Cathodoluminescence for Geology

Cathodoluminescence for nanophotonics and plasmonics


Cathodoluminescence (CL) imaging is a powerful method for studying nanostructures and optical phenomena at nanoscale. The electron beam acts as a very pure local excitation source. The hyperspectral light-emission maps produced with cathodoluminescence illustrate the local density of electromagnetic states, a quantity that determines how well light couples to matter and vice versa. Furthermore, the directionality and polarization of emission can rigorously be measured with angle-resolved images, thus providing yet more insight into the optical properties of nanostructures.

This makes the technique highly relevant to the field of nanophotonics. It is applicable to metallic as well as dielectric and semiconductor nanostructures, including nanoparticles, nanowires, metamolecules, metasurfaces, and photonic crystals. These structures find applications in (bio)sensing, fluorescence enhancement, non-linear optics, low-threshold steam generation, LED’s, solar cells, integrated photonics, lasers and much more.



angular patterns

Angular patterns of plasmonic antennas acquired with angle-resolved cathodoluminescence

Studying plasmonic nanoantennas

Optical nanoantennas have the ability to control the emission, absorption, and scattering of light at the nanoscale. Nanoantennas are often composed of metals such as gold, silver, or aluminium that support plasmonic resonances in the visible/ultraviolet/near-infrared spectral regime, and which can be tuned by varying shape and size.

Using the cathodoluminescence imaging one you can retrieve optical properties with deep-subwavelength resolution, including:

  • measuring the spectral and spatial distribution of plasmon resonances in a structure with nanoscale spatial resolution,

  • measuring the angular profile to study directionality,

  • measuring the polarization of emission

Studying semiconductor nanoparticles

Cathodoluminescence spectroscopy can be used to directly visualize the internal modal structure of semiconductor nanoparticles. This is done to better understand how the nanoparticles and nanowires confine light.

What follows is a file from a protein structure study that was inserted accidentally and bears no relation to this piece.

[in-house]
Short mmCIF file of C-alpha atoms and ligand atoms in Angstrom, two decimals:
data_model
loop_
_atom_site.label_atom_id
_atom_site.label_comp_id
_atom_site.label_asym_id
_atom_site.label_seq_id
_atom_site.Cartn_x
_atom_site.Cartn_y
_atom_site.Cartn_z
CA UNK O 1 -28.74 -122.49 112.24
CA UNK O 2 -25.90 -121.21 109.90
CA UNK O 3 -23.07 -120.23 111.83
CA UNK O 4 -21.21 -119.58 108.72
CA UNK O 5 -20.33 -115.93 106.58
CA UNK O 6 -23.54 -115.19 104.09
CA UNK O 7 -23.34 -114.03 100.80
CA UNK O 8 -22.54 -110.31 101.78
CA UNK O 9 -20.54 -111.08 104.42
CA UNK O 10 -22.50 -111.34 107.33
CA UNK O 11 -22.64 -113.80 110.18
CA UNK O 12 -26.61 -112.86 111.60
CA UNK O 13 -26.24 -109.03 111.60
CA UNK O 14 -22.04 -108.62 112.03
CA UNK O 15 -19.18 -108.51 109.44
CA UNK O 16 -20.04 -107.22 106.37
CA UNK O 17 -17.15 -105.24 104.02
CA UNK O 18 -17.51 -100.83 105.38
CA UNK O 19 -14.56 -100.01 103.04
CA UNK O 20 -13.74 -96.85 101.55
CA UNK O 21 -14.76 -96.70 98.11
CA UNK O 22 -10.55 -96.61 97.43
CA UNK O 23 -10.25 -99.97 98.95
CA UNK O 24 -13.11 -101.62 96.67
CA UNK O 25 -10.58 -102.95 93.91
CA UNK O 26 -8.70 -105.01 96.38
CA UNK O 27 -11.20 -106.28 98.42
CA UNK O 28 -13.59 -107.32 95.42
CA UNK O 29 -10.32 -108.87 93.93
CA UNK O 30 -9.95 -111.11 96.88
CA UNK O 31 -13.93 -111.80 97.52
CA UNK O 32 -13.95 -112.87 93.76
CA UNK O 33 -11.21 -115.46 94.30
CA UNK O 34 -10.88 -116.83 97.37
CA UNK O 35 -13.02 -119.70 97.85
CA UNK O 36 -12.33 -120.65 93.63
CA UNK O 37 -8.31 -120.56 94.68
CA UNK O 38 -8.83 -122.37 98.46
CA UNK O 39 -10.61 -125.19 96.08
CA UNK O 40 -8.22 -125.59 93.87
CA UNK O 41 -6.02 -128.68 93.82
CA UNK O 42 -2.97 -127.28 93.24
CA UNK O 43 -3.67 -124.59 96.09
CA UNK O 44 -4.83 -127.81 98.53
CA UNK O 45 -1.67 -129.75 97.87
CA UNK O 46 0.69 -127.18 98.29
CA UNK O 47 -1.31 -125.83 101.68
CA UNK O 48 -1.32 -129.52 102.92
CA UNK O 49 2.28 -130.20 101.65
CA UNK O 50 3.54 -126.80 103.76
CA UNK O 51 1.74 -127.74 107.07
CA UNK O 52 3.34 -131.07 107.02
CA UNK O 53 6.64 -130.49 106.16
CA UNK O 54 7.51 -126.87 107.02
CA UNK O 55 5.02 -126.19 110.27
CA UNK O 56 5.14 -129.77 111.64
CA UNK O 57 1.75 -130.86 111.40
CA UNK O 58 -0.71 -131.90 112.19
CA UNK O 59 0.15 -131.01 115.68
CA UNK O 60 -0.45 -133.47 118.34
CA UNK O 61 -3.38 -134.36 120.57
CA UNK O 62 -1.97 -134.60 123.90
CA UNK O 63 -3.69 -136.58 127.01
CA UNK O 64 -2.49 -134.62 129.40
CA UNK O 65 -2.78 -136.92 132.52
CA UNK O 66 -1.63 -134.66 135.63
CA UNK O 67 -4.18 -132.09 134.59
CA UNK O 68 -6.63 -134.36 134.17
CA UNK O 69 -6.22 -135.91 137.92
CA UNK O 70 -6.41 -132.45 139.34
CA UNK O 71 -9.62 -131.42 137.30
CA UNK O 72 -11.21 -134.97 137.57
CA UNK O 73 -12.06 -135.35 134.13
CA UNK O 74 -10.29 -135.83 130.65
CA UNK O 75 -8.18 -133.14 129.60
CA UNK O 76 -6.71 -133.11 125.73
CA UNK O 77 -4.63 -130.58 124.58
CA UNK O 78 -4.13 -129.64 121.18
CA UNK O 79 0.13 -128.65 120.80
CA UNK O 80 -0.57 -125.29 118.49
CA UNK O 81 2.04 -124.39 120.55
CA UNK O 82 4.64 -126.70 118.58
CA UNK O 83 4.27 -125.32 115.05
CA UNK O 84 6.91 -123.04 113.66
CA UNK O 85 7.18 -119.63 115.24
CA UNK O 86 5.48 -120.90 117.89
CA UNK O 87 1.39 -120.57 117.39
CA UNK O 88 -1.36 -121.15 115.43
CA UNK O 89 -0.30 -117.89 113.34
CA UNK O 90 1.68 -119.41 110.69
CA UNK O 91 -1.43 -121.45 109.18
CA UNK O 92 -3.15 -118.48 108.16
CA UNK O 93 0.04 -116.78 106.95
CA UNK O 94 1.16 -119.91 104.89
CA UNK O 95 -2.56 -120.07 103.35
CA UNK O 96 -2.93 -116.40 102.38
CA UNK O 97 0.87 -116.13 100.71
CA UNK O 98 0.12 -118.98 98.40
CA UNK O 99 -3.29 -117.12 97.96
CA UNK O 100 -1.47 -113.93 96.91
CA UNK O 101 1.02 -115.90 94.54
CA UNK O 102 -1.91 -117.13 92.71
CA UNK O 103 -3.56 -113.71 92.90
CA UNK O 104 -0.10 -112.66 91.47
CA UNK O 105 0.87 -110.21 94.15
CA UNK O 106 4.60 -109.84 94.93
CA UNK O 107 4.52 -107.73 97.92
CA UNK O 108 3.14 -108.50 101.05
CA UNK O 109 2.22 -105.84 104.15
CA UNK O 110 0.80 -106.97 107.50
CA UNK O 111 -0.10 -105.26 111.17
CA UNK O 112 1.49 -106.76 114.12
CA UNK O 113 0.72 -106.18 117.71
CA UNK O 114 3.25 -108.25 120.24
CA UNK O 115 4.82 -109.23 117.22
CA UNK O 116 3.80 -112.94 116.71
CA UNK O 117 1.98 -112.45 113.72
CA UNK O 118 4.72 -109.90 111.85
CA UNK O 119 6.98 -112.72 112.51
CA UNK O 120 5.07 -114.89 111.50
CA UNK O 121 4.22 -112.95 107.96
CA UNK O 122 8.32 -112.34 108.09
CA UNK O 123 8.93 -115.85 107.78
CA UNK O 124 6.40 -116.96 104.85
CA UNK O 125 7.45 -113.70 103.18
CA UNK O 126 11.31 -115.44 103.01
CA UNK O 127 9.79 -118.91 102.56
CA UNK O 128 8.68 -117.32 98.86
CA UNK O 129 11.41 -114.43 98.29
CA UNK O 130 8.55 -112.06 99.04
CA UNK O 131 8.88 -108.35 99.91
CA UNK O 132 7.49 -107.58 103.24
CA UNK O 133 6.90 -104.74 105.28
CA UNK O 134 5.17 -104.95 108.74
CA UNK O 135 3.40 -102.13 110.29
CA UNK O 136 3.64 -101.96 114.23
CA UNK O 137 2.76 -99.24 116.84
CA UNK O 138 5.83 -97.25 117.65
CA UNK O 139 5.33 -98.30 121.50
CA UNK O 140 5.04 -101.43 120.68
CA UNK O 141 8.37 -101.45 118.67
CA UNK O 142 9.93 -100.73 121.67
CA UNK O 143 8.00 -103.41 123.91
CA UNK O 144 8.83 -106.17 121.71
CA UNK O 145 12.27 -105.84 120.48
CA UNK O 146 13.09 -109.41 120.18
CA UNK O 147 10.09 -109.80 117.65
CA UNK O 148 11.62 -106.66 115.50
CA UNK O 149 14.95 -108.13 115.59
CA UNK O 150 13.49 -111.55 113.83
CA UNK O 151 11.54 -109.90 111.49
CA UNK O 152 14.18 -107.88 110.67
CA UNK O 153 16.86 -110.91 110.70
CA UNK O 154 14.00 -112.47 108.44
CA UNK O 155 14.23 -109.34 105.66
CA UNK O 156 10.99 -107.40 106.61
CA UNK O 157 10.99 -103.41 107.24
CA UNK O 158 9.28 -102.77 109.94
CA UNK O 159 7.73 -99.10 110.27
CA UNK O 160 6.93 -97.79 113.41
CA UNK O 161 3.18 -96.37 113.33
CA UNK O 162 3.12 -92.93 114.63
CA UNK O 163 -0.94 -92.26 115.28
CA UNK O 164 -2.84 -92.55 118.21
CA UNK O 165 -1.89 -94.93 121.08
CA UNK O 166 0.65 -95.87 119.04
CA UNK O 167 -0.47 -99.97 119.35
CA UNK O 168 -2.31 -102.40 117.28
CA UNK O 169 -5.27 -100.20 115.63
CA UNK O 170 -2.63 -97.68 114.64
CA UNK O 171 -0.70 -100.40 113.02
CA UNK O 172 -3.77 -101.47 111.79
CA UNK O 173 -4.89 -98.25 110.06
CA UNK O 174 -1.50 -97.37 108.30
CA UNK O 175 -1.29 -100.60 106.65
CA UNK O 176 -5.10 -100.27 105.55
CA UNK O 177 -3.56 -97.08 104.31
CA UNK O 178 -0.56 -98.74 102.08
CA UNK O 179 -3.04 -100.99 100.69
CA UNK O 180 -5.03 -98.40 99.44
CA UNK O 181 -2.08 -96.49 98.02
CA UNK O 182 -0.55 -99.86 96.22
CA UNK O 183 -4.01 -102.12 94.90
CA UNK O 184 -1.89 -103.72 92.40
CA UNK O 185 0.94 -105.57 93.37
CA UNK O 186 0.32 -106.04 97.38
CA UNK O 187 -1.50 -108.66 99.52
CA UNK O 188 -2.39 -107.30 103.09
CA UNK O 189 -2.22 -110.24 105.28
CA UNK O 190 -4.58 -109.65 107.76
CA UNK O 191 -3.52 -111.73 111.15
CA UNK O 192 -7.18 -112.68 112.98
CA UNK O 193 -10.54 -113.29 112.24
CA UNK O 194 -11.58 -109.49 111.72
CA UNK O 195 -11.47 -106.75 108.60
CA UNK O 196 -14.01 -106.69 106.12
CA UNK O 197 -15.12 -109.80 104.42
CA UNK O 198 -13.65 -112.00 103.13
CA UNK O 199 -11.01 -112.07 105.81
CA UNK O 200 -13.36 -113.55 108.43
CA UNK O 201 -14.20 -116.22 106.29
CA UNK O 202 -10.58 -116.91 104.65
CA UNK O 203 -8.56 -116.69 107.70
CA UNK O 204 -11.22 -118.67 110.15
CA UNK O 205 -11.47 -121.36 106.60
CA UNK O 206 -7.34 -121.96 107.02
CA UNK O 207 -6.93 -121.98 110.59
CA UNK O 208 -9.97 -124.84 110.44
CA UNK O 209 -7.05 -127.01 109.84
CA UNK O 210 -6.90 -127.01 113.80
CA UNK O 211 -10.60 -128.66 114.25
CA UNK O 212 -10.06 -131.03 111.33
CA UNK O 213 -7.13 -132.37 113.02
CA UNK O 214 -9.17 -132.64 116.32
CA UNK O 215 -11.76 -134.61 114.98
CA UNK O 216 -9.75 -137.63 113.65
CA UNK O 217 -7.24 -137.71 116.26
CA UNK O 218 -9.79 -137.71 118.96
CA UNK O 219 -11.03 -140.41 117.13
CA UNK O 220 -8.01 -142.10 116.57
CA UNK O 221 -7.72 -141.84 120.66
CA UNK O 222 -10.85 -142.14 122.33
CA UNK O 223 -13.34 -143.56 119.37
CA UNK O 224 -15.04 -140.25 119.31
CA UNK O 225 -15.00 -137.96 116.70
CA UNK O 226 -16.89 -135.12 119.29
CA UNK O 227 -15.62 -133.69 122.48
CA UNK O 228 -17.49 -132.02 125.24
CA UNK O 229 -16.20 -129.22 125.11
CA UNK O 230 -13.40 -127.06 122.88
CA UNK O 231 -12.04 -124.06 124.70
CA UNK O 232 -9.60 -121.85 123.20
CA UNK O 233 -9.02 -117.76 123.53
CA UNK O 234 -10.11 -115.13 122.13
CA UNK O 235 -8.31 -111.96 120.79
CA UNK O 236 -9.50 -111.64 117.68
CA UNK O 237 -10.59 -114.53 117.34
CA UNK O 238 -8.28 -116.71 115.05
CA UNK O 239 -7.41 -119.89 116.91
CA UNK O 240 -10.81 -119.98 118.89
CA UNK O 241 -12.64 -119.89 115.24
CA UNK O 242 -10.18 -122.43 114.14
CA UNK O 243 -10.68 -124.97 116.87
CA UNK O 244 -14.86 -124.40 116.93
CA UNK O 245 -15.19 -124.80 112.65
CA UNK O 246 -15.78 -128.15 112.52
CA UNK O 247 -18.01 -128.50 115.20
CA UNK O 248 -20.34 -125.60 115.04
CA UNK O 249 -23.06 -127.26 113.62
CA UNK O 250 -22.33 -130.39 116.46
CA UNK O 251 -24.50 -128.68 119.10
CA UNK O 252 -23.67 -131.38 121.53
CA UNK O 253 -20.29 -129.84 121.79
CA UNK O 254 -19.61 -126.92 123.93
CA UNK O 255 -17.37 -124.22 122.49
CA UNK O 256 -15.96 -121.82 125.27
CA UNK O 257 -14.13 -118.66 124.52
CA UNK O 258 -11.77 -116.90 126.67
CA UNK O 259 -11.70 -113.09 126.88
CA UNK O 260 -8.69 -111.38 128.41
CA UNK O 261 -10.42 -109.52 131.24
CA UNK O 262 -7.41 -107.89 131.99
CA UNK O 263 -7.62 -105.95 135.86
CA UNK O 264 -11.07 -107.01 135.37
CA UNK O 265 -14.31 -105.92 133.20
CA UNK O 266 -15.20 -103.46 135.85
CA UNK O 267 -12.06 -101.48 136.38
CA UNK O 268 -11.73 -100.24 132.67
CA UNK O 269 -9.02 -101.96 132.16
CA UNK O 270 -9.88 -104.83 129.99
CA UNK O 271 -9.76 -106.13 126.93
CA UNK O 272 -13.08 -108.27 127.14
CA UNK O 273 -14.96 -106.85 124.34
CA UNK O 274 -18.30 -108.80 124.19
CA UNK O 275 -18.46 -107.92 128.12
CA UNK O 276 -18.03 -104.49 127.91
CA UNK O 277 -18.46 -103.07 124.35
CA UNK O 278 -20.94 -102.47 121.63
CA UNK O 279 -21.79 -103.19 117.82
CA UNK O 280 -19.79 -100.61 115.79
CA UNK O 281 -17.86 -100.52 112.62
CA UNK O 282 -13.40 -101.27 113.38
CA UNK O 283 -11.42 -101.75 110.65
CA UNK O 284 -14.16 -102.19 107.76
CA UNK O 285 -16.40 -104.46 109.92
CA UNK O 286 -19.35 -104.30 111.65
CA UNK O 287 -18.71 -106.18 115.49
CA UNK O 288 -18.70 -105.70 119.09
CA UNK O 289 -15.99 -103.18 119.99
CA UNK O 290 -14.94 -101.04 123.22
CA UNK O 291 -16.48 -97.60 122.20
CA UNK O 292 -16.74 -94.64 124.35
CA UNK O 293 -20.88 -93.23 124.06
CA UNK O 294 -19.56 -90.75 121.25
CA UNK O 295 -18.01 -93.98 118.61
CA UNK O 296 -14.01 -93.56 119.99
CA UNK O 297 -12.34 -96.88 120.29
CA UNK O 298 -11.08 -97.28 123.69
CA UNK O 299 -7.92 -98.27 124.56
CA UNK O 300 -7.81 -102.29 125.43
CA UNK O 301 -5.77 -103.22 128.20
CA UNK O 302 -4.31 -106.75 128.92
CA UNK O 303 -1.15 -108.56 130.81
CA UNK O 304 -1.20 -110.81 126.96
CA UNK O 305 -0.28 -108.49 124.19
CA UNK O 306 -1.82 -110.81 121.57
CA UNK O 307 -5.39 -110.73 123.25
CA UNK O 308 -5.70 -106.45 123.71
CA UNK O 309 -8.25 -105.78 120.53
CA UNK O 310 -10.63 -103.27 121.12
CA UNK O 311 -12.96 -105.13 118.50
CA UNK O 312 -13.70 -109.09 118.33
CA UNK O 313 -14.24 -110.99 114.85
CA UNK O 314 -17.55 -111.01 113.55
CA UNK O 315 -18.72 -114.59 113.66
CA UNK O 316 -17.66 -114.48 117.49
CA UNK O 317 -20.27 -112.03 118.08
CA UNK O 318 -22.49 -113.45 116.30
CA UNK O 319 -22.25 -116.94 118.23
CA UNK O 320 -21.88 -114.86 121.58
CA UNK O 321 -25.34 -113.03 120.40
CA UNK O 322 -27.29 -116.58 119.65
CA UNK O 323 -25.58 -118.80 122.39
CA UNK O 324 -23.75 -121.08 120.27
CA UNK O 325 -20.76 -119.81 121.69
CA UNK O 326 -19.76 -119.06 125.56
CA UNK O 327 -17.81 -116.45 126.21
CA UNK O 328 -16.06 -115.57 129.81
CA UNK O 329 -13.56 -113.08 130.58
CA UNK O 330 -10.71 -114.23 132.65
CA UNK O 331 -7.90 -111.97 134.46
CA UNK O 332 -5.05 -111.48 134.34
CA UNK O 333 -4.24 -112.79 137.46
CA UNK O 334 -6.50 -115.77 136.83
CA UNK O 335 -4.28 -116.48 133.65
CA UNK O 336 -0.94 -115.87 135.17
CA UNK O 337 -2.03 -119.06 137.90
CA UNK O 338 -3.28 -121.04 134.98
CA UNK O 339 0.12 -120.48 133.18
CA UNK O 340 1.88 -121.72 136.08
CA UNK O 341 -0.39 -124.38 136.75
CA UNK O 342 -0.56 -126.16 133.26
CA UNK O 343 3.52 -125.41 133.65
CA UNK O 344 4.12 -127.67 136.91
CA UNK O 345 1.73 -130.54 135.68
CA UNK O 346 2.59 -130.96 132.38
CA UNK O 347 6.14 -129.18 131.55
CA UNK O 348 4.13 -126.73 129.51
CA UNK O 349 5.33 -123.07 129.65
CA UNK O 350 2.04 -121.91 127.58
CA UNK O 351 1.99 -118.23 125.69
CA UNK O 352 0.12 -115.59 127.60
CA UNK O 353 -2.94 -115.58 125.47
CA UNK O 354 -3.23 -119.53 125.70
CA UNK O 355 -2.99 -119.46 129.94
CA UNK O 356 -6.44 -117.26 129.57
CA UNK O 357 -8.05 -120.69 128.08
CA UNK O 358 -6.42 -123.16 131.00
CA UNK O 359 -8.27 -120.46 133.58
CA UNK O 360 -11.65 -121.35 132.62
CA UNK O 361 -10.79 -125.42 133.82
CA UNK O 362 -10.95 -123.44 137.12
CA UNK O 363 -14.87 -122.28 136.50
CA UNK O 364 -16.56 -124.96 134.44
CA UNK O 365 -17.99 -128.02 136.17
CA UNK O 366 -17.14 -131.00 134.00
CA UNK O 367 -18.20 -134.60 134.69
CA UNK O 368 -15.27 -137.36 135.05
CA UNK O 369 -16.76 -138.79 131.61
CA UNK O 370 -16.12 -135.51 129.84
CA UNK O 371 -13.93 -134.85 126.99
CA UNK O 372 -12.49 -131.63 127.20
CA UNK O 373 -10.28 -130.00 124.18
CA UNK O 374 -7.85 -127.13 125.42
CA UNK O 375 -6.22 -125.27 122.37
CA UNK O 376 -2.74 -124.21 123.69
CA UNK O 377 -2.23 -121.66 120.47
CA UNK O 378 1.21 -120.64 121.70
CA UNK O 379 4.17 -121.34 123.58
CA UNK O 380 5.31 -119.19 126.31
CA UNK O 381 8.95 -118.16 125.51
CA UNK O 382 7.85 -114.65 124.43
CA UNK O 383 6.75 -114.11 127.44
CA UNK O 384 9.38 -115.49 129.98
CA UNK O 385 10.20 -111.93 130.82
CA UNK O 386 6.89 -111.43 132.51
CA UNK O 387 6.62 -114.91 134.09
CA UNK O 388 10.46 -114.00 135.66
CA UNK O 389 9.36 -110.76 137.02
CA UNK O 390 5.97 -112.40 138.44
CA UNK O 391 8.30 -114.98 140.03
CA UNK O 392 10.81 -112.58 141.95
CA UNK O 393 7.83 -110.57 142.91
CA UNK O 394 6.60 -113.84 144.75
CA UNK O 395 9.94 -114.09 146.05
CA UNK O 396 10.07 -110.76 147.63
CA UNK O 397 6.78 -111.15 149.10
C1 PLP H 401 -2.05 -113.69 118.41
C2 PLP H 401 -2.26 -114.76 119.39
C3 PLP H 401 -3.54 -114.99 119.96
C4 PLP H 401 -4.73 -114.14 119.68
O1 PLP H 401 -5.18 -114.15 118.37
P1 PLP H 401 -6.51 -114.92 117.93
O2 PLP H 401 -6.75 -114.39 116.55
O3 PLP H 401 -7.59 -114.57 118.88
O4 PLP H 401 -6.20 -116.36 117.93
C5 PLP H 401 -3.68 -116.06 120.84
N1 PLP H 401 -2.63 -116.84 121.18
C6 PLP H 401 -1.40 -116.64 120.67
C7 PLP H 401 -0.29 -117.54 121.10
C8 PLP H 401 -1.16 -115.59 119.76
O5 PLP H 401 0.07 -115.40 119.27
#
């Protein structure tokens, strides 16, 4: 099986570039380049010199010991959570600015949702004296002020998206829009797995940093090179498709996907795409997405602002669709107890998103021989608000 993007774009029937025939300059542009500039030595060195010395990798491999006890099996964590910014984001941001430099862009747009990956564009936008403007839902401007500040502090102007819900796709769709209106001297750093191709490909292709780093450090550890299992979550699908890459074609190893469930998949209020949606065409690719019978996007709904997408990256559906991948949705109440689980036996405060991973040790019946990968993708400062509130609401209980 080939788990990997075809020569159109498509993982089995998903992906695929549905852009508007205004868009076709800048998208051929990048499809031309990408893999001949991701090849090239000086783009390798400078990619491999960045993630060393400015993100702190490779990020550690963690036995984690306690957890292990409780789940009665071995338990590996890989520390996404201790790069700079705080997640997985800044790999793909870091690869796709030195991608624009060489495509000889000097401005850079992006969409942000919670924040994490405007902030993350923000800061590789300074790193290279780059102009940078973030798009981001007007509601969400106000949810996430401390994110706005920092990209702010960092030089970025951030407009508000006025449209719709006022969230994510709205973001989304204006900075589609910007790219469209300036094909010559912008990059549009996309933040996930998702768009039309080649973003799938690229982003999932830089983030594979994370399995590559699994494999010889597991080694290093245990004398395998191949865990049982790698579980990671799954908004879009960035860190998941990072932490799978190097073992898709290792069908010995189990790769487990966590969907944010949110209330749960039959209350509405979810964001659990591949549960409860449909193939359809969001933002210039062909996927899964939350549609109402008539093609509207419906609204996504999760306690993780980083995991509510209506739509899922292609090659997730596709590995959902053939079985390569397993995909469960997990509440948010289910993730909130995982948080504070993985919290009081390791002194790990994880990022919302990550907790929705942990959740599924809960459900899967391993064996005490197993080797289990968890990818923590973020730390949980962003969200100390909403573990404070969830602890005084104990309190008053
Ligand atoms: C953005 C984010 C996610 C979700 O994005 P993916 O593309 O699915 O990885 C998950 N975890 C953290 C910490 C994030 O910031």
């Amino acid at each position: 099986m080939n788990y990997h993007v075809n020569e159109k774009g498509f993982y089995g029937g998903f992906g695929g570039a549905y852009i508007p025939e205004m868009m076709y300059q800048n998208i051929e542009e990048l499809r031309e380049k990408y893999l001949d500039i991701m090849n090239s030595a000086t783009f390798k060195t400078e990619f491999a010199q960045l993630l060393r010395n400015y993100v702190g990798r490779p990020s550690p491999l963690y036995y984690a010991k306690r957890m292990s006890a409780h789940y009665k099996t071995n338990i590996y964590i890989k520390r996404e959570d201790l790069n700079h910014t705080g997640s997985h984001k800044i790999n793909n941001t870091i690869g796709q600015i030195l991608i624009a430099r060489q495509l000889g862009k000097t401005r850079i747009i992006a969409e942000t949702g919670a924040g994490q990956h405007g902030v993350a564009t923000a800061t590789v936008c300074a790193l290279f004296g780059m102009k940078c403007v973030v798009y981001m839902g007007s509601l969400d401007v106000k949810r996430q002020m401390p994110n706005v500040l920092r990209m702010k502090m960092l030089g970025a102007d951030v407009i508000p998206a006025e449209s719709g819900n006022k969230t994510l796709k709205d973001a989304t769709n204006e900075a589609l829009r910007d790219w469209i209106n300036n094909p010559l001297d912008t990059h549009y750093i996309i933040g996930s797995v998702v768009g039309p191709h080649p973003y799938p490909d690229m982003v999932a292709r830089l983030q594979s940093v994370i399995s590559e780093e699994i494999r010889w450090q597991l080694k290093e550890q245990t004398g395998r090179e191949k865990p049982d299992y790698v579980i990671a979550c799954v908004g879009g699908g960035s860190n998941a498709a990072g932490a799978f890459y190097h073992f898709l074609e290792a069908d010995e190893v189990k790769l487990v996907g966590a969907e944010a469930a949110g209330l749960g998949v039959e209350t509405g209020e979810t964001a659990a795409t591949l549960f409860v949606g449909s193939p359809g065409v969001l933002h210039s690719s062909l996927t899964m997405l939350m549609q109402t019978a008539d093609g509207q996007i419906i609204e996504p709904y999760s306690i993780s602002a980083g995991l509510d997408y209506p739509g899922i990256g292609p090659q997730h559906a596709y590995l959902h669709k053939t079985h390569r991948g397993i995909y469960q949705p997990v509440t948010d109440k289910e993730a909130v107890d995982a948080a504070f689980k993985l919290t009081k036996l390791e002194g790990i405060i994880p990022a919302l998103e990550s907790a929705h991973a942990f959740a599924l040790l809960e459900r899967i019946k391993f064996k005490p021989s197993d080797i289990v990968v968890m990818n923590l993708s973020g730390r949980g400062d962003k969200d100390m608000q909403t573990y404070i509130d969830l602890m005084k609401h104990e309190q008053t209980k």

Combining particles in complex geometries enables more tunability of the optical response and is key for their integration with a macroscopic device, such as an LED or solar cell. Electromagnetic coupling between the particles plays a critical role in determining the optical properties in these systems and leads to mode hybridization, for instance. Such coupling effects can be visualized with cathodoluminescence. 


semiconductor nanoparticles

(a) Schematic of the silicon nanoparticle geometry. (b) CL spectrum (magenta dots) averaged over all excitation positions on the particle. An SEM micrograph of the particle is shown as inset (scale bar is 150 nm). (c) Spatial CL maps showing the modal excitation profiles for the peaks in (b) derived from a single hyperspectral CL dataset.



Studying photonic crystals

In integrated photonics on-chip generation, manipulation, and detection of light is extremely important. Photonic crystals (PCs) are of interest in integrated photonics due to their ability to guide, confine, and slow down light on small length scales. 

By using the SPARC cathodoluminescence (CL) system one is able to retrieve optical properties with deep subwavelength resolution, including:

  • measuring the spectral and spatial distribution of cavity resonances, waveguide modes, and extended modes in continuous crystals,

  • measuring the angular profile to study the dispersion of light in the PC

Sign up for an online demo

Are you ready to enhance your research?

Sign up for a demonstration of one of our systems and learn about cathodoluminescence technique which can be used in your research. 

During the demonstration you will learn:

  • how cathodoluminescence can be applied in your field
  • what possibilities it can open up for you
  • how it can be combined with other techniques